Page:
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Tou-ts'ai Cup with Chickens

Tags: ceramics | Ming dynasty | National Palace Museum | vessel


Ch'eng-hua Reign (1465-1487), Ming Dynasty (1638-1644)
Height: 4 cm, diameter: 8.3 cm, diameter of base: 3.7 cm 
This cup, with its flared mouth, the shallow curvature of its sides, and shallow ring foot, is decorated with two pairs of chickens and their young. The pictures show a rooster and a hen leading their young to feed, the hen pecking at the ground for worms, the young stretching out its wings. The illustration is full of life, despite its miniature size. The picture also has peonies, orchids and a lake rock, which serve to divide the composition into two groups. The inside of the cup is white and without decoration, and the six-character reign mark, reading “Made in the Ch’eng-hua Reign of the Great Ming”, is found on the base in blue on white glaze, surrounded by a double rectangular frame. These chicken cups were widely praised by the literati of the time, perhaps because of the emperor’s fondness for them, such that in the late Ming it was generally agreed that, “Ch’eng-hua chicken cups are the superlative drinking vessel.” It is also known that a Ch’eng-hua chicken cup, “worth 100,000 pieces of gold”, belonging to the Ming emperor Wan-li, went missing from his table.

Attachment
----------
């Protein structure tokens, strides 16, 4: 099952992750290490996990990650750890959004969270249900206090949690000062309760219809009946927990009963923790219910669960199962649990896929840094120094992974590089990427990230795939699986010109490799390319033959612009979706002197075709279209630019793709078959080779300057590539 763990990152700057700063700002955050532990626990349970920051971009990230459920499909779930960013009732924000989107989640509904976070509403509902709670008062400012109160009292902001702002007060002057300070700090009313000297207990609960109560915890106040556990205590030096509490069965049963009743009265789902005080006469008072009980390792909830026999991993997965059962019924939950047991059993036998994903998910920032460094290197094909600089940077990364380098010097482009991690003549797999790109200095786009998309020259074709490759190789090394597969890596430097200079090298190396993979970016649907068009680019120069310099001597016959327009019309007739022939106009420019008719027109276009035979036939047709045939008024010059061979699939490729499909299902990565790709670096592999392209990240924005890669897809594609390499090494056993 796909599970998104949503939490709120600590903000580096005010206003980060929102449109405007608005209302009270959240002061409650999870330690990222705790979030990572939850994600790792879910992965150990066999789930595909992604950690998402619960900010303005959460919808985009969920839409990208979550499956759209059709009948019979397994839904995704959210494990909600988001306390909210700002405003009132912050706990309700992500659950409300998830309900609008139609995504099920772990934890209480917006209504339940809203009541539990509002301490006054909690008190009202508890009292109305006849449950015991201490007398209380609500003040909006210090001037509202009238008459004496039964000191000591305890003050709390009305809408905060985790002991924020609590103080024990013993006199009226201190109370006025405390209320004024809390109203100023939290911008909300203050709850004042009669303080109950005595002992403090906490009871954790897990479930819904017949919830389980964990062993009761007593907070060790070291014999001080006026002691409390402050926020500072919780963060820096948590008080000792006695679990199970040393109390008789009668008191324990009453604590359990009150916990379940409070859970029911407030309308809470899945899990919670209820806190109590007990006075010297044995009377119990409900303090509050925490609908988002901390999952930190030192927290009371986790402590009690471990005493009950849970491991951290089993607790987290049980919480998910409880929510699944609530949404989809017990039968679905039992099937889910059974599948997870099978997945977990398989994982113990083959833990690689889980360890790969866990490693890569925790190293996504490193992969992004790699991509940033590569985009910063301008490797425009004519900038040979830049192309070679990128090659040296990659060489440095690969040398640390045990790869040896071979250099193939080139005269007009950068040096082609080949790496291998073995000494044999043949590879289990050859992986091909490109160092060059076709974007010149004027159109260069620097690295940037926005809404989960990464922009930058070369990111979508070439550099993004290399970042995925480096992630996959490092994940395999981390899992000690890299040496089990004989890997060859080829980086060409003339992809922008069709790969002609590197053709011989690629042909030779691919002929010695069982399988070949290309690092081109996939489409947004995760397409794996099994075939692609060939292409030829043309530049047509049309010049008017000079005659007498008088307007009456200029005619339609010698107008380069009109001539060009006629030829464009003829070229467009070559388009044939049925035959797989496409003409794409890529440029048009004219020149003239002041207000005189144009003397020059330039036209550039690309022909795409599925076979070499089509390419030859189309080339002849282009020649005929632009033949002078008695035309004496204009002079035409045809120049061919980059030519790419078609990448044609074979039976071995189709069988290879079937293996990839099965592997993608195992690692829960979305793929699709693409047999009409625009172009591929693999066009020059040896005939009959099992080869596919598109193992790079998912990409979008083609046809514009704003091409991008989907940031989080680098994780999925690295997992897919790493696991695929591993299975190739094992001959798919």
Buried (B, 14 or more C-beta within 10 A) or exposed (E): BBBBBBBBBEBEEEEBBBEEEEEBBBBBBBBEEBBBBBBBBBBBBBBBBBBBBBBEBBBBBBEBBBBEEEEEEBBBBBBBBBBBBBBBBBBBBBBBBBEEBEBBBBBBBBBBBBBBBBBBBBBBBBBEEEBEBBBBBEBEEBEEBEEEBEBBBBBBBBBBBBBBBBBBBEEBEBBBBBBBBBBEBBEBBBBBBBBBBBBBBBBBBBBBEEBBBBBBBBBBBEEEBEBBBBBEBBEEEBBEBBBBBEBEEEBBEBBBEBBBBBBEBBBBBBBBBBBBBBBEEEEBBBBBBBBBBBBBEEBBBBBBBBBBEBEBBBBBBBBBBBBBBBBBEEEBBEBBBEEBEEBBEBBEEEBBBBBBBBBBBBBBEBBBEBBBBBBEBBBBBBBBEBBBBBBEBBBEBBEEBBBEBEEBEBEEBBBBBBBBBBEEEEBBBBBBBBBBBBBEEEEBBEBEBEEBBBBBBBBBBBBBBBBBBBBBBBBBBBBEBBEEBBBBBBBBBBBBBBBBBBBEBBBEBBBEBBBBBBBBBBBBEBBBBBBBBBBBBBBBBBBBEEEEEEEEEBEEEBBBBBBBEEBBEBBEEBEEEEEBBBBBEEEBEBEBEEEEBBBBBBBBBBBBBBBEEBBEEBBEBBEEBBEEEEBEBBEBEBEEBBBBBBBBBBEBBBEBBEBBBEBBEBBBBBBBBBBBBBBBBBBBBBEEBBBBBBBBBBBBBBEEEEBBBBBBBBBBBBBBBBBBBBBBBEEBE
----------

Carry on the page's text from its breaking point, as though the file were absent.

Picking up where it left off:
Text: Yu P'ei-chin

Text and images are provided by National Palace Museum